Our goal was to select a simple model that would be applicable to each outcome. That is, we preferred not to have one set of variables for predicting blood loss, another to predict ICU days, and yet a third to predict complications; however, the relative weight of each variable within the model might vary among outcomes. Because the variables shown in Fig. 1 are highly interdependent, stepwise regression methods can be very misleading, ie, the deletion of only a few patients can lead to selection of a completely different set of variables.10 First, stepwise regression was used to determine that a four-variable multivariate model would provide the best prediction (a five-variable model was not significantly better than a four-variable model). Second, the bootstrap method was used to assess which three- or four-variable models were similar, in predictive accuracy, to the “best” model chosen by the stepwise procedure. For blood usage, for example, it selected 38 of the 715 possible four-variable combinations and 2 of the 286 possible three variable combinations. Models were considered equivalent if their r statistics were within .5 standard error of each other. This was repeated for each outcome. The final model was one which was closest to the “best” model in all three categories of outcome.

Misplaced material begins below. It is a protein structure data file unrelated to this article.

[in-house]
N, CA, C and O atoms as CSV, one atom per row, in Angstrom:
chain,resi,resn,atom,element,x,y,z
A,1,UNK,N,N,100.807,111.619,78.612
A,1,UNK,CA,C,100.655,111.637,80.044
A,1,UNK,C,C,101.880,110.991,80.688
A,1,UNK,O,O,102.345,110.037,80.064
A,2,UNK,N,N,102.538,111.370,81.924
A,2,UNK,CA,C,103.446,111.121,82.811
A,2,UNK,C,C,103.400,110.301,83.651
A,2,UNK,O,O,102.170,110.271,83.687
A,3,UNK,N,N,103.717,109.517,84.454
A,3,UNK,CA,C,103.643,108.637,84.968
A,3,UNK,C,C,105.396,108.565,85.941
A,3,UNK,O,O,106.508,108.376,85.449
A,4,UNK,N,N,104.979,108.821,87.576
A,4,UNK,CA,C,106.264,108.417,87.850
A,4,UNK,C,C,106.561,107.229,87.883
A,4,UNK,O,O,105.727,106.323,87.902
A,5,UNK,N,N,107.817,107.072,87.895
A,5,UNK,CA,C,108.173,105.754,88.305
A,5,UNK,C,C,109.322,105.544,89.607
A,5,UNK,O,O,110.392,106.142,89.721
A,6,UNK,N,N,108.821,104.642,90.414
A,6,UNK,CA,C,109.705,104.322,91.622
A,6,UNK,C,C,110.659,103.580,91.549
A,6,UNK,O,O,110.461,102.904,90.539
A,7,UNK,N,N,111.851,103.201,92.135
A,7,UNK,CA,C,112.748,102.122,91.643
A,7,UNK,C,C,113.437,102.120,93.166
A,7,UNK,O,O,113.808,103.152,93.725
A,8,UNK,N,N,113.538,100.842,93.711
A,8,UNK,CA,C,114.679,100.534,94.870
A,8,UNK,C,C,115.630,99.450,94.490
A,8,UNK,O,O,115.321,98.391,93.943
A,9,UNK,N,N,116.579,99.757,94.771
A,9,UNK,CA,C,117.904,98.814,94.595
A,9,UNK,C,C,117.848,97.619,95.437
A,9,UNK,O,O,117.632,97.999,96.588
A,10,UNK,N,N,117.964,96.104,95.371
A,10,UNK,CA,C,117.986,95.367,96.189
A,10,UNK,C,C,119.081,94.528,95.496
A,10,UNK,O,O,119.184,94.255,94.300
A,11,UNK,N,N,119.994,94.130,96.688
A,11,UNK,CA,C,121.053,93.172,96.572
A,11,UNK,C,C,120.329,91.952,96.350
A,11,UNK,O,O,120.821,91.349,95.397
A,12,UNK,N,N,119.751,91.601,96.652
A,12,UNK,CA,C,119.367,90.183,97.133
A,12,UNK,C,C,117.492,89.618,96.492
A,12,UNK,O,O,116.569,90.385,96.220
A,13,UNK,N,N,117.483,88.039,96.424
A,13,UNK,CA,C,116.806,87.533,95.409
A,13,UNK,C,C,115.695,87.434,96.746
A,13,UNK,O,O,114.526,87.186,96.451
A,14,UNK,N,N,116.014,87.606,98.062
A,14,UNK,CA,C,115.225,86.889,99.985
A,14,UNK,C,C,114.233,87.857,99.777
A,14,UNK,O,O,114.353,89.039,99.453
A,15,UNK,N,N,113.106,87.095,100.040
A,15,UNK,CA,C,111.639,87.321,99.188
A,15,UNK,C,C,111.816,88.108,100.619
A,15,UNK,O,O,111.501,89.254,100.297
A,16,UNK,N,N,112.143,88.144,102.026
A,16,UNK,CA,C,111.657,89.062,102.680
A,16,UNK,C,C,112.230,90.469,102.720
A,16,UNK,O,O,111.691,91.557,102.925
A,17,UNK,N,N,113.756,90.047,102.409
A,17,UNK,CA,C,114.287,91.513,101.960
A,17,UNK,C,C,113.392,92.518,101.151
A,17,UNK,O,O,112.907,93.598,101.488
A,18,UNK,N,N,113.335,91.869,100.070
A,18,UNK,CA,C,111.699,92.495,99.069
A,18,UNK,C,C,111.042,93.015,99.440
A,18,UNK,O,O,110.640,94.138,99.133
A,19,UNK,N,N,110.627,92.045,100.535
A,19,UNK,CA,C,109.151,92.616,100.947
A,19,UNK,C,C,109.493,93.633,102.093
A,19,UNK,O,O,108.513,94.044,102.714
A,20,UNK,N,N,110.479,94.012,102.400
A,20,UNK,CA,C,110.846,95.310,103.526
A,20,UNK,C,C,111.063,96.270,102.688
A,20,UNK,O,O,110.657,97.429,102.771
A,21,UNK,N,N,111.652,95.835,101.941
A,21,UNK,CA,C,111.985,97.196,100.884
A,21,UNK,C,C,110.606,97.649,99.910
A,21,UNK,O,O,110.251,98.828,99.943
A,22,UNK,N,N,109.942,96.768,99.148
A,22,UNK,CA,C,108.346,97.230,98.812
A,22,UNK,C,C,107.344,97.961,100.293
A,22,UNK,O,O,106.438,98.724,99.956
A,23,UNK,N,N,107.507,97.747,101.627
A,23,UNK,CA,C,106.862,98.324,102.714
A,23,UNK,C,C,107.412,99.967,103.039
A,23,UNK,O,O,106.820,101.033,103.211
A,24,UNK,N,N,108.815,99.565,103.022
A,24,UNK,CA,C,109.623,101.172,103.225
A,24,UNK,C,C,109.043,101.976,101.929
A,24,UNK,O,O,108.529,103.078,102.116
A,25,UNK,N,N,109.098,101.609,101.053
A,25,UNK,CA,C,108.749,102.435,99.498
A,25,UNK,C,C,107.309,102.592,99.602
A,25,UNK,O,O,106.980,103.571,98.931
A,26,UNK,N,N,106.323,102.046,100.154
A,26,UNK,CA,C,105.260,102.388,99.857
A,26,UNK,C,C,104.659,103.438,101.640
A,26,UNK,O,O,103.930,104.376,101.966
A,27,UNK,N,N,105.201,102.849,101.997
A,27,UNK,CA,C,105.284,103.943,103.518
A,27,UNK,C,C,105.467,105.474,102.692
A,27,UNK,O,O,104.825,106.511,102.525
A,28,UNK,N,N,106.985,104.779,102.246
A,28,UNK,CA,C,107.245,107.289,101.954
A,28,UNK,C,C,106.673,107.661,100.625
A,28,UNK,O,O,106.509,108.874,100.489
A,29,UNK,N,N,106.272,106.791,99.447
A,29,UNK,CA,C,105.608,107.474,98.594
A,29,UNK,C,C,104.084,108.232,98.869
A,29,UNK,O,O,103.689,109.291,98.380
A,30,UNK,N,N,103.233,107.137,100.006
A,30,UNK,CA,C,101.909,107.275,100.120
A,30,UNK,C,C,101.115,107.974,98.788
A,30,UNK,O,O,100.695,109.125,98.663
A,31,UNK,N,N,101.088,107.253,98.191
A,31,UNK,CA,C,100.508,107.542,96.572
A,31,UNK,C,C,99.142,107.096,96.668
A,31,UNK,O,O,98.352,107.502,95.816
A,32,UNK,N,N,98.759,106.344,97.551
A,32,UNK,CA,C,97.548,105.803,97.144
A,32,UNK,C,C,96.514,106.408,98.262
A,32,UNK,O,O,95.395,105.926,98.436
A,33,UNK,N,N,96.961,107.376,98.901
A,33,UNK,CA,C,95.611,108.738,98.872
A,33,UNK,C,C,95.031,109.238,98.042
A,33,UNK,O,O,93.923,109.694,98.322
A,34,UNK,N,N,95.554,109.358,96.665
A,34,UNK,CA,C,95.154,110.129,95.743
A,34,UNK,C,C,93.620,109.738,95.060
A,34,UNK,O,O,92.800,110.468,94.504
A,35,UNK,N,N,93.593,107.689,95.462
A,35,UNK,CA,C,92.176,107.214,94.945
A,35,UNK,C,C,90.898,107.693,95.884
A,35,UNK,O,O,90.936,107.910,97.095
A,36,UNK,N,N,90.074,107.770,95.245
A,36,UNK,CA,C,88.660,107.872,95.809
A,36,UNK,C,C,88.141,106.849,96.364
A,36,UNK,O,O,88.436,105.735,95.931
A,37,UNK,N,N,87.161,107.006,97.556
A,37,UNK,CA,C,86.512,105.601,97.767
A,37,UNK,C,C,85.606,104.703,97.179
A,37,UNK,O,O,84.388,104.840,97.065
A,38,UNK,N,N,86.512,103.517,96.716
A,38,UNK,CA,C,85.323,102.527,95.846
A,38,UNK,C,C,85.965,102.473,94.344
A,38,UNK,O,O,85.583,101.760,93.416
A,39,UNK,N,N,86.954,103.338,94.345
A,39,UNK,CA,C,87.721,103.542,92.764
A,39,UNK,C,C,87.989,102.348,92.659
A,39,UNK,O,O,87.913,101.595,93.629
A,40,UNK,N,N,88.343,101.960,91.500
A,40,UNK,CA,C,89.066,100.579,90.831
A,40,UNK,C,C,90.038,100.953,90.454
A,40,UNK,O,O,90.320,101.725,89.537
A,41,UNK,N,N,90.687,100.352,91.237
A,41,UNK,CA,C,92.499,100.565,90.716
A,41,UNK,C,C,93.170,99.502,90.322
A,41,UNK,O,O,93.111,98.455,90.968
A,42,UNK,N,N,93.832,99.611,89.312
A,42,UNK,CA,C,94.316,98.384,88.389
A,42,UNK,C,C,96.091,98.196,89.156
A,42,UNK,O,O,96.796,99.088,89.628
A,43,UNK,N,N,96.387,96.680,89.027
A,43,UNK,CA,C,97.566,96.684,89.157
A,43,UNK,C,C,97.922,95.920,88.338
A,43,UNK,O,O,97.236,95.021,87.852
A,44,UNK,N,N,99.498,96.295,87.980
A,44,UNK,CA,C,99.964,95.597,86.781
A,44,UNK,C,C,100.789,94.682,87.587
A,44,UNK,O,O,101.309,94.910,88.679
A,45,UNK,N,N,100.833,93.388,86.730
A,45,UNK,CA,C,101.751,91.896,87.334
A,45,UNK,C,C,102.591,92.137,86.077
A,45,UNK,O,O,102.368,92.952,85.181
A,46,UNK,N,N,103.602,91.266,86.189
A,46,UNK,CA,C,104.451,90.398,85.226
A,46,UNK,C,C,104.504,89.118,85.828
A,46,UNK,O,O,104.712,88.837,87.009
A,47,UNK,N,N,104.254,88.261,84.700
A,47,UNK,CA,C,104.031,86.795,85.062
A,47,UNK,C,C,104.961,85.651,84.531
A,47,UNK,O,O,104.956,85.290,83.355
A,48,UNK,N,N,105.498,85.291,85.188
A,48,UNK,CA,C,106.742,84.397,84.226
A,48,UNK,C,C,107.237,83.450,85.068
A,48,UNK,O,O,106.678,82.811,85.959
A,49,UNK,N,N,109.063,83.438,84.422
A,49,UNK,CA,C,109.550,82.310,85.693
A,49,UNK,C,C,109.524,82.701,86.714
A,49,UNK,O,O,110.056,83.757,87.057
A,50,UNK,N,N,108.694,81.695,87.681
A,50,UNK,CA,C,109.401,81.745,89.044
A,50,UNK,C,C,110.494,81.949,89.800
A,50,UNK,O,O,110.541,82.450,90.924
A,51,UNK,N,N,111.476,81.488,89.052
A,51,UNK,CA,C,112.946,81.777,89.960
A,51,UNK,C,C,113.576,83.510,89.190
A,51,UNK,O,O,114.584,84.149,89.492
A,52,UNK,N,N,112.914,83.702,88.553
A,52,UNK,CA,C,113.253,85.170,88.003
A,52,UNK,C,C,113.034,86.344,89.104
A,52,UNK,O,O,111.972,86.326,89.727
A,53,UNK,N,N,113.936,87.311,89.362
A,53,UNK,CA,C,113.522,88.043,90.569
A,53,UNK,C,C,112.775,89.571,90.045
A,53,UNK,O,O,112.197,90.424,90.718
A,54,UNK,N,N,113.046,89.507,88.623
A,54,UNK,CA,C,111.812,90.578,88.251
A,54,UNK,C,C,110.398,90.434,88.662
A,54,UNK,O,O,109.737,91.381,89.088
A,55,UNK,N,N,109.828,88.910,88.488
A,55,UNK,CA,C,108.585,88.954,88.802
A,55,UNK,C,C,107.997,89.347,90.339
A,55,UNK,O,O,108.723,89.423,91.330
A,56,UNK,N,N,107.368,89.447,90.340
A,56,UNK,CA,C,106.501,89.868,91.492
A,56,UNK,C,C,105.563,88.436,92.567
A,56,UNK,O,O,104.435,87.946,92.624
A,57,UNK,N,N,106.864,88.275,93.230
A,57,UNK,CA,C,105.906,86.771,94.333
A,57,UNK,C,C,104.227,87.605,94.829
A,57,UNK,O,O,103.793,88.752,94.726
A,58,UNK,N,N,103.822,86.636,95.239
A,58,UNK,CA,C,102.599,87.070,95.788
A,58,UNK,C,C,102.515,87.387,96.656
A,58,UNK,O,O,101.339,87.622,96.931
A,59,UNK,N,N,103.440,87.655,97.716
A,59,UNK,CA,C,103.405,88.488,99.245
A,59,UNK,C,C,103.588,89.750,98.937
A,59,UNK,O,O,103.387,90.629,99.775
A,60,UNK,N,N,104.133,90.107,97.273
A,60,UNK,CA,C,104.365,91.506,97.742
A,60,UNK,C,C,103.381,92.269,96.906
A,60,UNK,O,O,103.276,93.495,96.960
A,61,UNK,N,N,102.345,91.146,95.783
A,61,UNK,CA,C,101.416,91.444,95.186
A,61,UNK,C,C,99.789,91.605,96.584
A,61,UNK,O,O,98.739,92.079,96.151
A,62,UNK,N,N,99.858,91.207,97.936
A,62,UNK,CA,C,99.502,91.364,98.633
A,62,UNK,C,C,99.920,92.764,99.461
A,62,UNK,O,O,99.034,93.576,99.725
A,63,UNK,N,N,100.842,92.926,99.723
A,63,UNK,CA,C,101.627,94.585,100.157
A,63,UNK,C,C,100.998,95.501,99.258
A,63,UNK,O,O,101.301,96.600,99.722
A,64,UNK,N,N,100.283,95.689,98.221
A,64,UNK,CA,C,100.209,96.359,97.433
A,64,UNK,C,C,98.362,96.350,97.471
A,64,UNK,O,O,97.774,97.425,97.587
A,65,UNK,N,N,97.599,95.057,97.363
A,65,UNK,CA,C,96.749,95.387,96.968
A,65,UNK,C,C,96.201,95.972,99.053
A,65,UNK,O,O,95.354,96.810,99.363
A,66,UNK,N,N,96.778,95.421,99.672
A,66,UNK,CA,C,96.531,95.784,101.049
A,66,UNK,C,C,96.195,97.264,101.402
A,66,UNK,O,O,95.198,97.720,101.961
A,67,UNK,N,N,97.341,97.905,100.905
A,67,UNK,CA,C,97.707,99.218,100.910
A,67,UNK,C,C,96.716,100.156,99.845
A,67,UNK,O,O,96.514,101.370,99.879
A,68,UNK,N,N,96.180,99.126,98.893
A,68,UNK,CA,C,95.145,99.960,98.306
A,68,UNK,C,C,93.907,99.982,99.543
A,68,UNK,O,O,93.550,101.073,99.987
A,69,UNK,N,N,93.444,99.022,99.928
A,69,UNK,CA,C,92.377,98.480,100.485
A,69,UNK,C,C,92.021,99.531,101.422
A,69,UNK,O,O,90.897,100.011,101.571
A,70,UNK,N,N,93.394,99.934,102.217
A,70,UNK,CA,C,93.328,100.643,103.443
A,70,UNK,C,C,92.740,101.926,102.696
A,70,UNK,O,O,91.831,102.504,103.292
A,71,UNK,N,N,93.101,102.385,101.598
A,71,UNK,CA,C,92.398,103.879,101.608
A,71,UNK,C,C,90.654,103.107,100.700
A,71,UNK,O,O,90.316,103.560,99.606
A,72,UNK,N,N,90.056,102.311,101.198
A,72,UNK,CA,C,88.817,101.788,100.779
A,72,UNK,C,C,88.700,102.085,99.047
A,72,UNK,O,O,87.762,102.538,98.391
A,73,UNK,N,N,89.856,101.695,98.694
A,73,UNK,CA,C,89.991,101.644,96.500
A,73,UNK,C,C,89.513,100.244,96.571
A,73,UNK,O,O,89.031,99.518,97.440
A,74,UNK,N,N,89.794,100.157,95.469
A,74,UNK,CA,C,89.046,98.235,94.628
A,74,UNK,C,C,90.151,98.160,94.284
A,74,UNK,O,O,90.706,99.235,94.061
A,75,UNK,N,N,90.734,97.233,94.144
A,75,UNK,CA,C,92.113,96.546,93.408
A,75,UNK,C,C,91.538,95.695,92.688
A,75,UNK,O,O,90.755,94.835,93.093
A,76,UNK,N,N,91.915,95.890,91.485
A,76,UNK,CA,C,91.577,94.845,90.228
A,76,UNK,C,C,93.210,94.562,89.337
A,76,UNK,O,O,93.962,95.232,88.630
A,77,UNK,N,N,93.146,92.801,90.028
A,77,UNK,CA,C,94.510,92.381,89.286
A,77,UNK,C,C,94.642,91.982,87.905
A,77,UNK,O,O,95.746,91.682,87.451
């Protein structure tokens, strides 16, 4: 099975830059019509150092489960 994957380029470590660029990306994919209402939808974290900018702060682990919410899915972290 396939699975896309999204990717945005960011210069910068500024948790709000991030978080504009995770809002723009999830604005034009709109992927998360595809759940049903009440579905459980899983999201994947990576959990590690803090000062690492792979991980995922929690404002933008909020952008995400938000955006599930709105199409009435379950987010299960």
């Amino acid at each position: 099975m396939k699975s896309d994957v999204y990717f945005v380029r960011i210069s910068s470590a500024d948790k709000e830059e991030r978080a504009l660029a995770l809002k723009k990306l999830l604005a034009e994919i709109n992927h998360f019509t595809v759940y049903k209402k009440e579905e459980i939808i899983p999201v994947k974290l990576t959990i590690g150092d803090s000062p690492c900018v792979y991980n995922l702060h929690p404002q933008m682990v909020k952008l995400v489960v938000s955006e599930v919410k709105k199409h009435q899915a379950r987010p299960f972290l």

Overall 2-year patient survival was 90% (Fig. 2A). Overall 2-year graft survival was 82% (Fig. 3A), There was no statistically significant difference between PBC and PSC in the surviving proportion of patients (P = .71) and grafts (P = .66), as shown in Figs. 2B and and3B3B.